New report highlights the need for coordinated global action to recover Pacific bluefin tuna
Monterey Bay Aquarium calls on Pacific nations to meet their international commitments to recover the species
Dec 05, 2016
Statement of Margaret Spring, Vice President of Conservation and Science and Chief Conservation Officer of the Monterey Bay Aquarium, on the opening of the 13th Regular Session of the Western and Central Pacific Fisheries Commission (WCPFC) meeting in Nadi, Fiji
“This week, as delegates from around the world come together in Fiji to participate in the Western and Central Pacific Fisheries Commission annual meeting, I am pleased to announce the release of the 2016 Bluefin Futures Symposium Meeting Report from an international gathering co-hosted by the Monterey Bay Aquarium and Stanford University. We desperately need global cooperation and collaboration—in science and management—for all three species of bluefin tunas. But Pacific bluefin tuna are in the most dire condition, with the population estimated at only 2.6% of historic levels by the most recent international stock assessment.
“The report is being released as Pacific nations confront a critical moment for Pacific bluefin tuna. We urge all member nations at the WCPFC meeting this week to commit to robust science-based management in 2017. That includes setting a meaningful plan to recover the Pacific bluefin tuna population to levels that can achieve maximum sustainable yield, in accordance with Commission’s mandate and global sustainability standards.
“With the generous support of many sponsors, including the Commonwealth Scientific and Industrial Research Organization (CSIRO), the Japan Fisheries Research and Education Agency, the National Oceanic and Atmospheric Administration, The Pew Charitable Trusts and The David and Lucile Packard Foundation, we brought together nearly 200 bluefin tuna experts from around the world to participate in the 2016 Bluefin Futures Symposium. Participants engaged in serious discussions about what is needed—from research, governments and stakeholders—to ensure a sustainable future for these remarkable fish that are critical to coastal communities, economies and our ocean ecosystem.
“Over the course of three days, a diverse cross-section of symposium participants shared the latest bluefin tuna research and management developments, identified obstacles to species recovery, and outlined new opportunities for international cooperation.
“The report identifies key scientific gaps and uncertainties in our understanding of bluefin tunas, and underscores the importance of supporting robust, transparent science so that managers have the information they need to recover these populations and ensure long-term sustainability. We know there are very clear best practices for providing scientific advice, which all Regional Fisheries Management Organizations will need to fully implement to meet their obligations.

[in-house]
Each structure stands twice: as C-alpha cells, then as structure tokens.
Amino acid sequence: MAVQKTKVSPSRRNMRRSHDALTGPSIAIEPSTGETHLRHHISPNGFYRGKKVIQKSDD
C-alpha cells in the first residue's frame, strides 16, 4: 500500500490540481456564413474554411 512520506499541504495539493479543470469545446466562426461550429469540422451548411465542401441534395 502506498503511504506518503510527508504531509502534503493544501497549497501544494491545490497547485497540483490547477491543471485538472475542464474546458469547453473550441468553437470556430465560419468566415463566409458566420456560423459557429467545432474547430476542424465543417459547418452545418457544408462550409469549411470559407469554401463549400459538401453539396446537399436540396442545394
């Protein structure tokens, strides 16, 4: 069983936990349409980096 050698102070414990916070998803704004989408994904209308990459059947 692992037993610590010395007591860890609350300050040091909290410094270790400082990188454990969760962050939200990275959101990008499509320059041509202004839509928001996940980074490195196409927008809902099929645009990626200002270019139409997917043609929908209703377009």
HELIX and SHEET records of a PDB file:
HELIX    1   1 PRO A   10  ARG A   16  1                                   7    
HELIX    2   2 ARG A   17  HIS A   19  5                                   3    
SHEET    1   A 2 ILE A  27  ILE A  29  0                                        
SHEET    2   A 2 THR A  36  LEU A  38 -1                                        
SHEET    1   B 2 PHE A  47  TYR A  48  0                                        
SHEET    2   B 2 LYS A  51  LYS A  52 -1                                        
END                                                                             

“In particular, the Symposium reinforced the importance of harvest strategies as part of a precautionary management approach, in line with the global sustainability standards of the U.N. Fish Stocks Agreement. Strong international agreements can only succeed if member nations hold up their end of the bargain and collaborate to find meaningful solutions that will ensure a more sustainable future. Finally, new technologies, markets and climate change are key variables in the future health and viability of bluefin tuna populations. Given the significant uncertainties, we must act now to recover depleted populations, and improve their capacity for resilience.
“The Bluefin Futures Symposium leaves no doubt that Pacific bluefin tuna are in the most desperate situation. Look no further than today’s New York Times to see the international implications and the clear opportunity before us to turn things around in the Pacific.
“Global cooperation is absolutely essential, and we were pleased that in August, members of the Northern Committee of the WCPFC established a joint working group with the Inter-American Tropical Tuna Commission to identify cross-Pacific recovery objectives for Pacific bluefin tuna. Unfortunately, the talks did not yield significant progress on key management needs, such as a long-term rebuilding target that can achieve maximum sustainable yield, the development of harvest strategies, or a catch documentation scheme. It is time to reaffirm our commitment to Pacific bluefin tuna recovery.
“As delegates gather at this week’s WCPFC meeting, we call on all Pacific nations to reflect on what we’ve learned this year. It’s time for meaningful, science-based commitments to recover Pacific bluefin tuna, and to live up to our international commitments and the mandates of this Commission. We welcome opportunities to work with all delegates to continue the dialogue that began in Monterey, and recover this critical species.”